Source: The Bristol Daily Courier, 27 Jan 1961, Fri, Page 19

Joanna Howell (b. 1852) received a share of her grandfather Freeman Howell’s estate but I’m not sure what happened to her after that and if she married and had children. Ida Howell (1855-1928) married James Mayo (1847-1910) on 22 Dec 1874 and continued to live in Granville Co. Lucy Virginia “Jennie” Howell (b. 1858) received a share of her grandfather Freeman Howell’s estate but I’m certain if she married and had children.


6. Matthew Howell (1806 – before 1860)

Matthew Howell's family chart
Matthew Howell’s family chart

Matthew Howell married Mary Pettiford (b. 1807) on 29 Mar 1831. He appears in the 1850 census for Alamance Co with his wife and children. Matthew died before the 1860 census, and his children are found spread among Orange Co, NC, Guilford Co, NC, Danville, VA, And it appears they became disconnected with the rest of the Howell family because although Freeman Howell’s estate published their names in the newspaper, none of Matthew Howell’s children came back to collect on their share of the estate.


7. James Howell (1810 – before 1870)

James Howell's family chart
James Howell’s family chart

James Howell married Ann Troler b. 1810 (also spelled Toler) on 14 Aug 1834 in Granville Co. He was counted in the 1850 and 1860 censuses for Granville Co and died sometime before 1870 so he predeceased his father Freeman Howell. As a result, James Howell’s estate was granted his share of Freeman Howell’s estate which was $10.08, slightly higher than the $9.45 that the rest of Freeman’s children received.

James Howell and Ann Troler’s children were: Minerva Howell (b. 1836), Louisa Howell (b. 1845), Margaret Howell (1849-1915), William Howell (1852-1926), Mary Eliza Howell (1856-1926), and Juda Howell (b. 1858) who continued to live around the Sassafras Fork/Oak Hill area of Granville Co.


8. Alexander “Doc” Howell (1811-1881)

Alexander Howell's family chart
Alexander Howell’s family chart

Alexander Howell married Betsy Ann Anderson (b. 1825) on 4 Jul 1839 in Granville Co. Alexander was a preacher and resided in Fishing Creek, Granville Co for his entire life. He was still living when his father Freeman Howell passed away, so Alexander received his $9.45 share of the estate. He had a large family that included 10 children and his family often appears living adjacent to the family of his brother John Howell (and wife Jane Harris).

Daughter Polly Ann Howell (b. 1840) was not married but had a son named Ben Howell (1867-1949). Son Elijah Howell (b. 1841) was first married to Harriet Evans (b 1847) and second to Eveline Watkins (b. 1854). Daughter Frances Howell (b. 1842) was married to Civil War veteran of the 54th Regiment Varnell Mayo (1837-1900) whom I previously blogged about here.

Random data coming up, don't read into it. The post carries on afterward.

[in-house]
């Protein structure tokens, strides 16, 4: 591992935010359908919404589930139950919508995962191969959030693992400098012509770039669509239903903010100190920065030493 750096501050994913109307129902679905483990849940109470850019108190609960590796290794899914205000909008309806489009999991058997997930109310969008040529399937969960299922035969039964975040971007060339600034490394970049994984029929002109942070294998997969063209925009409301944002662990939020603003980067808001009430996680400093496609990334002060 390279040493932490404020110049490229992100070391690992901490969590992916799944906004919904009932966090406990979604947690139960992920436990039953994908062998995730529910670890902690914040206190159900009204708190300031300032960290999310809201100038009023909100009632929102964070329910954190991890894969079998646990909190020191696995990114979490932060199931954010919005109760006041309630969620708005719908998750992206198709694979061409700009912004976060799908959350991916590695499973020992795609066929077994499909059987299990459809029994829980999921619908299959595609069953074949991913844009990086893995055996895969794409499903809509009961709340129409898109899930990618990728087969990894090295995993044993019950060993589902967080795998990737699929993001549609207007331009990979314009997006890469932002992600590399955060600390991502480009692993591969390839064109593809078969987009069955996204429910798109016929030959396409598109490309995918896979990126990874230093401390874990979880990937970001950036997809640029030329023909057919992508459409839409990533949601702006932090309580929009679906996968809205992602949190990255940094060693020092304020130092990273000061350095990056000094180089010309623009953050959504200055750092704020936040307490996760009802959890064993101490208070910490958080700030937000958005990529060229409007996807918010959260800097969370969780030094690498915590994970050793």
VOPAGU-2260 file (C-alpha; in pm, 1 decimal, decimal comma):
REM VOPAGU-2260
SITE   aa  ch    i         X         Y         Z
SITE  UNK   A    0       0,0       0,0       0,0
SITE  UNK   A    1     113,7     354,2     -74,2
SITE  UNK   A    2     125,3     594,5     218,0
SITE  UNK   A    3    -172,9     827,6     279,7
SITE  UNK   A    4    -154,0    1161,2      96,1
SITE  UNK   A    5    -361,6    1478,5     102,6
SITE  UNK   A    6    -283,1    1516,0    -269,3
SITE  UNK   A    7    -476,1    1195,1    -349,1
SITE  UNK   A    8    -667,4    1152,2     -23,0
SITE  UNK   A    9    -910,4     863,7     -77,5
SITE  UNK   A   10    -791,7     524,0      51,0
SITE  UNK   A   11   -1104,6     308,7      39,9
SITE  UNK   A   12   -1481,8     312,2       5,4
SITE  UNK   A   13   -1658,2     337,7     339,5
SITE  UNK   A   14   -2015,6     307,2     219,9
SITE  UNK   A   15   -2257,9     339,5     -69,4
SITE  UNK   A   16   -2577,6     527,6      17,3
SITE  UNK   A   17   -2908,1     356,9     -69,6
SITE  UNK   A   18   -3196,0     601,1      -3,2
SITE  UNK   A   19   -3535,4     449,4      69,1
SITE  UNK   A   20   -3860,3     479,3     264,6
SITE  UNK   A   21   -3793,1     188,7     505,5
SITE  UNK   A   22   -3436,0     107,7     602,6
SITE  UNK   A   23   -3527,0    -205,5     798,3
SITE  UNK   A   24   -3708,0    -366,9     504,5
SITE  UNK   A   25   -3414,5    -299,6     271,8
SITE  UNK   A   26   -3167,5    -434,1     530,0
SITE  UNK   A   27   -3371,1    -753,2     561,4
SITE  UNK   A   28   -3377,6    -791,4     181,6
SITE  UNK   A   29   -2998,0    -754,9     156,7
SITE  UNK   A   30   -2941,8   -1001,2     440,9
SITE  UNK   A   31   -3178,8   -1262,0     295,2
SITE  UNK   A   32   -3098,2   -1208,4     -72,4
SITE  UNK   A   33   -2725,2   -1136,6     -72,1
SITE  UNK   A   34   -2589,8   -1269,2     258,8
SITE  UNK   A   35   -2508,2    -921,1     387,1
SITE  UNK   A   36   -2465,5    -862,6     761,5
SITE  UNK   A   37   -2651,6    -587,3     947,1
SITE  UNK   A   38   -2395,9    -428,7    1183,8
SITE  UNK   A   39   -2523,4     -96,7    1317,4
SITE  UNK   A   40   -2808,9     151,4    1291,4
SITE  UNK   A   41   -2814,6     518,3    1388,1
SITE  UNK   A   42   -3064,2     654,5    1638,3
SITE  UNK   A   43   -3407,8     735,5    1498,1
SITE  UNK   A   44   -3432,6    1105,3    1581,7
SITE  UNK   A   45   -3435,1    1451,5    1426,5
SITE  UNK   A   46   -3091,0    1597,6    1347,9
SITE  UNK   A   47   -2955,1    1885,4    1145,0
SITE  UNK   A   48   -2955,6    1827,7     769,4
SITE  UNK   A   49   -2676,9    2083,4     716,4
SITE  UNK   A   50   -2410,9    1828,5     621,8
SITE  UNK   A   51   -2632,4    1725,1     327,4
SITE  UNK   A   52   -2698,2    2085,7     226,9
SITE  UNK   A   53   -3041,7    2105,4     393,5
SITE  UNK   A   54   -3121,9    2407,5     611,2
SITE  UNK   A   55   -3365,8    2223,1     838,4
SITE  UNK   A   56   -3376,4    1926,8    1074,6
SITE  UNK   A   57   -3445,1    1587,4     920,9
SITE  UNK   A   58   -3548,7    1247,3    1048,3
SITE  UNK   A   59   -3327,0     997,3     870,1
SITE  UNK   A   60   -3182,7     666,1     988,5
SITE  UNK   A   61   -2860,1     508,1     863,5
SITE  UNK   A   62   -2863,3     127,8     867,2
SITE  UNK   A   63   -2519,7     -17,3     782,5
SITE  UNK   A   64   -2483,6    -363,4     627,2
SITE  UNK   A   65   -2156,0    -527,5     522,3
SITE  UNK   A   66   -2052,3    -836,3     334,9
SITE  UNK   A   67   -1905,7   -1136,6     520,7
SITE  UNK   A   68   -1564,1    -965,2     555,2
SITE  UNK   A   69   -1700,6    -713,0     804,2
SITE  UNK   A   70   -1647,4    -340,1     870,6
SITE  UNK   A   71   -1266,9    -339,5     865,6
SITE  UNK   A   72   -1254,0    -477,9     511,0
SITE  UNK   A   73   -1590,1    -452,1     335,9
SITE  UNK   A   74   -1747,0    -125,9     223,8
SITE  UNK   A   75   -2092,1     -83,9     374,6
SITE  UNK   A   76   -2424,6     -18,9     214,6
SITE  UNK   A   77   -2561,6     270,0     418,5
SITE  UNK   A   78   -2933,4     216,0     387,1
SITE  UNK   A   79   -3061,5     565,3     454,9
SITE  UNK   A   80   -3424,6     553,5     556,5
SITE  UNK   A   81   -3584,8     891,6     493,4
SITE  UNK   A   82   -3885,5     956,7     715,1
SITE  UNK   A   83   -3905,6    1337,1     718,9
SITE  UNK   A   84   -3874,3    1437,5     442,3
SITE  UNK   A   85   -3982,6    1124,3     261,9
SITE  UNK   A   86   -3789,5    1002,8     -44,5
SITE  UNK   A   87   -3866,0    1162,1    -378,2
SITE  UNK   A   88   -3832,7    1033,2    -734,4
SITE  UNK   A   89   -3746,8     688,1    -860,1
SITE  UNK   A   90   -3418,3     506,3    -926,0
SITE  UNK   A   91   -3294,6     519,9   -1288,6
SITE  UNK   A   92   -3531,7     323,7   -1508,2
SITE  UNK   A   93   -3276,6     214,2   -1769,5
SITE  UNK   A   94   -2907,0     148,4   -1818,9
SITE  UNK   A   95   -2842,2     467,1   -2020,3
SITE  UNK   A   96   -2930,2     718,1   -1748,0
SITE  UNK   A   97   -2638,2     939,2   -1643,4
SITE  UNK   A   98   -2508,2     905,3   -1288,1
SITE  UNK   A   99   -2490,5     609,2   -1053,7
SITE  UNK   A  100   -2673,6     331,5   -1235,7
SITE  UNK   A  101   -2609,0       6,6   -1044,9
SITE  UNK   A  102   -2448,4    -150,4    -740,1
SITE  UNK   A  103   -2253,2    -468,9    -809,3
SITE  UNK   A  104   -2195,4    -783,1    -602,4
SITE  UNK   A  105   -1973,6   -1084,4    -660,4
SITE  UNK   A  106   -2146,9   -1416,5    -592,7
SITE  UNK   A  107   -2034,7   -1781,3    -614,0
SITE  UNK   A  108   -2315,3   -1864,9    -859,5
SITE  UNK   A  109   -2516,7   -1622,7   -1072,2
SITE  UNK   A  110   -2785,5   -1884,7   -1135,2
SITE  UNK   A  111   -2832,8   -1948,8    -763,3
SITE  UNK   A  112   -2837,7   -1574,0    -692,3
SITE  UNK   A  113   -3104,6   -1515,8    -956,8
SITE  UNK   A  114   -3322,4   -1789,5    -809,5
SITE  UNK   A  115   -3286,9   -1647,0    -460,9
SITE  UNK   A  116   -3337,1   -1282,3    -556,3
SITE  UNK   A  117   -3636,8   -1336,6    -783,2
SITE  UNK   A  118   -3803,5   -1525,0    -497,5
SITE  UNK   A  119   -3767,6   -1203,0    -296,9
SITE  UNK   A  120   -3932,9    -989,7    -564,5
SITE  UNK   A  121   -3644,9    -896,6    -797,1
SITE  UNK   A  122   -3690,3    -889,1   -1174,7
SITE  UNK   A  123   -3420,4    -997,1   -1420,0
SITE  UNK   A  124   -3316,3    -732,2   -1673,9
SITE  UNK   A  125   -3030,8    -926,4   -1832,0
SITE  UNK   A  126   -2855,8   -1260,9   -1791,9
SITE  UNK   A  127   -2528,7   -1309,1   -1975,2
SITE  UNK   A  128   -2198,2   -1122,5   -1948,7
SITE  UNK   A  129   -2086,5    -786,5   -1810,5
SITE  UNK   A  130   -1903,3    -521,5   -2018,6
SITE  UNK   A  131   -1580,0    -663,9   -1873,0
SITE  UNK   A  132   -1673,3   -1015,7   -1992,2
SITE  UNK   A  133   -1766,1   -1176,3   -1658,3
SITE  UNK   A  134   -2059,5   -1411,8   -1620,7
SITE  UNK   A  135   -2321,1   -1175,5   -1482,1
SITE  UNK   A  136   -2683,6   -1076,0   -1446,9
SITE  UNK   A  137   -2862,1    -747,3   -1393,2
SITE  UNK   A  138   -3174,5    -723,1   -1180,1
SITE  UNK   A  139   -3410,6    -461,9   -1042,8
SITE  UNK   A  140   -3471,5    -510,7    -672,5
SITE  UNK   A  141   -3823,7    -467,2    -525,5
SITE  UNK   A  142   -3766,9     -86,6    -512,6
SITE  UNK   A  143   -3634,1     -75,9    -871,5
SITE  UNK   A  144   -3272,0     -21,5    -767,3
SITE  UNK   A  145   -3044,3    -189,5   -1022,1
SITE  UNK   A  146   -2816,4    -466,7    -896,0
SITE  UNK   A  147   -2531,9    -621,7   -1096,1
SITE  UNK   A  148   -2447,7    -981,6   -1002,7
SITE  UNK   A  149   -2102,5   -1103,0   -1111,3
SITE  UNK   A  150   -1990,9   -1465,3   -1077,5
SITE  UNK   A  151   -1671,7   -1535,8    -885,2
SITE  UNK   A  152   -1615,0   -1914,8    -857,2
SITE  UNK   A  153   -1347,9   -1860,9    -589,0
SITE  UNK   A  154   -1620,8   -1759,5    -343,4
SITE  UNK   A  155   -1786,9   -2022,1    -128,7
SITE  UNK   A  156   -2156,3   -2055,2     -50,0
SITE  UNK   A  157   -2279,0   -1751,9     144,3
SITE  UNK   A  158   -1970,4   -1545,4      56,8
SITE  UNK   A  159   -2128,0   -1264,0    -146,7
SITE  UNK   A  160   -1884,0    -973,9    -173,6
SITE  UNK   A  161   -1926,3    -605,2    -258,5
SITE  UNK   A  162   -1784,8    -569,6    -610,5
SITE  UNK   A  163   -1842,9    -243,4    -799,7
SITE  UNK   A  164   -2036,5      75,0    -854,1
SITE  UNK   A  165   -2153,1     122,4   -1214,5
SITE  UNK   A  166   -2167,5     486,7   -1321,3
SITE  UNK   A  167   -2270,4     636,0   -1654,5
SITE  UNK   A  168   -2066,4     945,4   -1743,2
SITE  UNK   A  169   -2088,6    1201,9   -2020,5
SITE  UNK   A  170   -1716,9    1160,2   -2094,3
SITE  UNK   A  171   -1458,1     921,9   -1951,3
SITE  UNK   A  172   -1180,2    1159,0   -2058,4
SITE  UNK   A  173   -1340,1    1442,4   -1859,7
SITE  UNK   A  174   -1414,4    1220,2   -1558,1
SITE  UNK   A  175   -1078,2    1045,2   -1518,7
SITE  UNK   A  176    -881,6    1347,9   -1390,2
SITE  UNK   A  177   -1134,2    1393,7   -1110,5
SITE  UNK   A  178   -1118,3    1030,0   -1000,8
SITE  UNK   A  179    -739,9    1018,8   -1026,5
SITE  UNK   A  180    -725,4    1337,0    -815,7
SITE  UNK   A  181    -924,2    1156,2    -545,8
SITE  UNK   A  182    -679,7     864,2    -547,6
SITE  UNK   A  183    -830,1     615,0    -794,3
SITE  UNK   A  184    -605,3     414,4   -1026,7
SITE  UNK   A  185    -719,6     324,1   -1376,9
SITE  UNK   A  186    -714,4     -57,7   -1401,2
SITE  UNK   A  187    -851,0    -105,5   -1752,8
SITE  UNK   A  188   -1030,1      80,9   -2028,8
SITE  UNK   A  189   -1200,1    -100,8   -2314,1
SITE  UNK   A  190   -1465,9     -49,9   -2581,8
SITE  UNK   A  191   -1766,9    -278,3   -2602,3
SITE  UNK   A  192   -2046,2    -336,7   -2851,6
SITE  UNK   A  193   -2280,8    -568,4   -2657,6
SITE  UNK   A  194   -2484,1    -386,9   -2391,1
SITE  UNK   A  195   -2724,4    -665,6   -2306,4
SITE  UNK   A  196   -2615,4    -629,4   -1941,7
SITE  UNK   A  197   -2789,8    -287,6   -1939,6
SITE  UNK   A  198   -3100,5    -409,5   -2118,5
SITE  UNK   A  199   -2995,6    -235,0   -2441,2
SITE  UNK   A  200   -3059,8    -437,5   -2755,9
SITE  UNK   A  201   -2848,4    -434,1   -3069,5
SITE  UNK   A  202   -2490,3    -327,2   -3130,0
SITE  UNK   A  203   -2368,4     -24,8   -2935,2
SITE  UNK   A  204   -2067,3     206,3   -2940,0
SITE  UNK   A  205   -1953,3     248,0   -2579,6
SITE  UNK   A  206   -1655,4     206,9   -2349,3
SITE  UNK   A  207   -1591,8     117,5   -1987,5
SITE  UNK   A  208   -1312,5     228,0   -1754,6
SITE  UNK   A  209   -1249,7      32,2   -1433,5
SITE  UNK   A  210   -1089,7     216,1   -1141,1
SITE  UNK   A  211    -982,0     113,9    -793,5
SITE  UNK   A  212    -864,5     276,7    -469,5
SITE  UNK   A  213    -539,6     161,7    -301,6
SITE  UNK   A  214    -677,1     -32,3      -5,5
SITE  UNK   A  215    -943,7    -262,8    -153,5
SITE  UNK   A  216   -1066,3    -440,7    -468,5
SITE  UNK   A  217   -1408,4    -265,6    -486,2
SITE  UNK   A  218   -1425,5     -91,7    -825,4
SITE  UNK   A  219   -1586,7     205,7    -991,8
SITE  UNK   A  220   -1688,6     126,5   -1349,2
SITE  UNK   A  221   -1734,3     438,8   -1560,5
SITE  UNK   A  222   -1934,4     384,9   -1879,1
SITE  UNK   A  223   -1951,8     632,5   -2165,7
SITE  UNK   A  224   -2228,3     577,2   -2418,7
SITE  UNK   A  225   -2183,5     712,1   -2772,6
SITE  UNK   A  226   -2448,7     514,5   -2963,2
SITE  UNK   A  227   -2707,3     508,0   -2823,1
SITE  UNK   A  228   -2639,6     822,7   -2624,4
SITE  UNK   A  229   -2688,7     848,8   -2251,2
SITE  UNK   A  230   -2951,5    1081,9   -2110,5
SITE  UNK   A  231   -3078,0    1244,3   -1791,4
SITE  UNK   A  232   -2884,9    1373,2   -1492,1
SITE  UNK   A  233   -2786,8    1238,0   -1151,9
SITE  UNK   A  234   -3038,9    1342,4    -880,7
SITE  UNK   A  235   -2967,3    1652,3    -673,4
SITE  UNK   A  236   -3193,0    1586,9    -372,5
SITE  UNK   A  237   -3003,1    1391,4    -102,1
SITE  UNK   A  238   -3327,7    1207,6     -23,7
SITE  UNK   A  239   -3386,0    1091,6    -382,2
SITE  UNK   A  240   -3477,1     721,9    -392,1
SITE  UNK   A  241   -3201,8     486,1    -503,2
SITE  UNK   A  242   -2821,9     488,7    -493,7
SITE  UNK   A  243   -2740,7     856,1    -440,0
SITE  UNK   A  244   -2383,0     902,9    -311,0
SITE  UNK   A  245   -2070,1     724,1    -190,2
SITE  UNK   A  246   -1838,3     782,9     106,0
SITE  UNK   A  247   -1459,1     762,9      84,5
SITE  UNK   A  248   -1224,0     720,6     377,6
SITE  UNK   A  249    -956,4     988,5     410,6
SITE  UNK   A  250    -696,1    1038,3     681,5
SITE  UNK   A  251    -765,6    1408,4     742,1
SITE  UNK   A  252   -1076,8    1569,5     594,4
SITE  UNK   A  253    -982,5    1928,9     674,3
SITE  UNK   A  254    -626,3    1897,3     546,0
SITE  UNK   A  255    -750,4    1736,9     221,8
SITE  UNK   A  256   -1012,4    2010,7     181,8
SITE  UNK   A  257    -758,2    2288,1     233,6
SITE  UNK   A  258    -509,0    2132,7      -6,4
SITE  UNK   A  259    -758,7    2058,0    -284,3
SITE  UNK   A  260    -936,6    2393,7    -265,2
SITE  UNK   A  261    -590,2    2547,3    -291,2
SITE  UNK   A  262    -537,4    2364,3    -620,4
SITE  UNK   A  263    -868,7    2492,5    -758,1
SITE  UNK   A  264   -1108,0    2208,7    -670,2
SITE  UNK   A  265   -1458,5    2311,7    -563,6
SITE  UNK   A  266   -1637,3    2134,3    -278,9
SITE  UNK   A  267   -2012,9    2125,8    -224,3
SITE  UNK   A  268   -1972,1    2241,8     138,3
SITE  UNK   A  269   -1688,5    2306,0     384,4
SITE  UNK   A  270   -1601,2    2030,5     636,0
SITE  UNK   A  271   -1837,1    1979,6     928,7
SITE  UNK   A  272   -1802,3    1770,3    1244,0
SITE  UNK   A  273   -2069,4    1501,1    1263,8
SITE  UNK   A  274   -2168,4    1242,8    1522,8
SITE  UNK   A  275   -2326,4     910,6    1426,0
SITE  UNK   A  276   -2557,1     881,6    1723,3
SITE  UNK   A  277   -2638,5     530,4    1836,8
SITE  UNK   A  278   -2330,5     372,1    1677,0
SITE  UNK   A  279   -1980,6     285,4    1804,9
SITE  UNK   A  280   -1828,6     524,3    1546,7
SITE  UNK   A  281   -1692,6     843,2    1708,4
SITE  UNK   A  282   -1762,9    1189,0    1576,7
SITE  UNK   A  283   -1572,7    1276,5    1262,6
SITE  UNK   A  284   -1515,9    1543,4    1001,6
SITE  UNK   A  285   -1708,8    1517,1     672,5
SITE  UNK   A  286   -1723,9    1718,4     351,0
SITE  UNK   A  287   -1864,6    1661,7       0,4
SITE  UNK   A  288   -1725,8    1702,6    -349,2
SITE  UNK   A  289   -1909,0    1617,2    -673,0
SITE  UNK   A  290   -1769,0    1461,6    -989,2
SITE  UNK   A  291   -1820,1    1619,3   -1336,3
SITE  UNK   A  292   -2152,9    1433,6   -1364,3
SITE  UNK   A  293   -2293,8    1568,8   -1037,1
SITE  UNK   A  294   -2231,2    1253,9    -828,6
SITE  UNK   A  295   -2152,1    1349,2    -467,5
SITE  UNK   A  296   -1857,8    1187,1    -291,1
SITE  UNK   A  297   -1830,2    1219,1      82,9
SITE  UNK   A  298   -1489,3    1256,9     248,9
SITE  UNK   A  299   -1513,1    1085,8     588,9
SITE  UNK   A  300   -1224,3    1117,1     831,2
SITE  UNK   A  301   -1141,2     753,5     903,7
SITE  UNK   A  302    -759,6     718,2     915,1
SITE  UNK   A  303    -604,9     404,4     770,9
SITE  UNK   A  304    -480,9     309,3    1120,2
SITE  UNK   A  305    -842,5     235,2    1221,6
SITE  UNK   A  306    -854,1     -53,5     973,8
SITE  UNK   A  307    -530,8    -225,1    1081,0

Son Freeman Howell (b. 1844) was also a preacher and was married first to Nancy Ash (b. 1849) and second to Mary Cowell (b. 1866). Son James A Howell (1846-1934) was first married to Emily Evans (b. 1853), second married to Mary Eaton (1865-1887), and third married to Sally Pettiford (1856-1934). Son Junius Thomas Howell (b. 1848) was married to Pantheyer Brandon (1851-1934).

James A Howell's (1846-1934) will. Source: North Carolina, Wills and Probate Records, 1665-1998
James A Howell’s (1846-1934) will. He was the son of Alexander “Doc” Howell and Betsy Ann Anderson.
Source: North Carolina, Wills and Probate Records, 1665-1998
Nancy Howell (1871-1947). Daughter of Junius Thomas Howell and Pantheyer Brandon. Granddaughter of Alexander
Nancy Howell (1871-1947). Daughter of Junius Thomas Howell and Pantheyer Brandon. Granddaughter of Alexander “Doc” Howell and Betsy Ann Anderson. Married to Herbert Junius Anderson and later married to Asa Howell. Nancy was a lifelong resident of Fishing Creek, Granville County.
Source: Ancestry, Username: Christopher Williams
Nancy Howell (1871-1947), daughter of Junius Thomas Howell and Pantheyer Brandon, is shown here again with one of her sons from her first marriage to Dennis Anderson. Fishing Creek, Granville Co, NC. Source: Christopher Williams
Nancy Howell (1871-1947), daughter of Junius Thomas Howell and Pantheyer Brandon, is shown here again with one of her sons from her first marriage to Herbert Junius Anderson (b. 1864). Fishing Creek, Granville Co, NC.
Source: Christopher Williams

Daughter Mickins Howell (b. 1850) does not appear in the records again as an adult. Daughter Judith Howell (1852-1924) was married first to Nehemiah Mayo (b. 1850) and second married to John Hedgepeth (b. 1860).

Claude Eugene Hedgepeth (1891-1962) was the son of Judith Howell and John Hedgepeth the grandson of Alexander Howell and Betsy Ann Anderson. Source: Ancestry, Username: hedgepeth_richardson
Claude Eugene Hedgepeth (1891-1962) was the son of Judith Howell and John Hedgepeth and the grandson of Alexander Howell and Betsy Ann Anderson.
Source: Ancestry, Username: hedgepeth_richardson
Ethel Mae Hedgepeth (1913-1981) was the daughter of Claude Eugene Hedgepeth, granddaughter of Judith Howell, and great-granddaughter of Alexander Howell and Betsy Ann Anderson. Source: Ancestry, Username: Iris Grant
Ethel Mae Hedgepeth (1913-1981) was the daughter of Claude Eugene Hedgepeth, granddaughter of Judith Howell, and great-granddaughter of Alexander Howell and Betsy Ann Anderson.
Source: Ancestry, Username: Iris Grant

Son Henry Howell (1857-1916) was married to Amanda Brandon (1858-1922) and lived in Fishing Creek, Granville Co and Kittrell, Vance Co. And daughter Adeline Jane Howell (b. 1858) was married to Dennis Stanley Hedgepeth (b. 1852).

Adeline Jane Howell (1858 - after 1900) Daughter of Alexander
Adeline Jane Howell (1858 – after 1900) was the daughter of Alexander “Doc” Howell and Betsy Ann Anderson.
Source: Ancestry, Username: Christopher Williams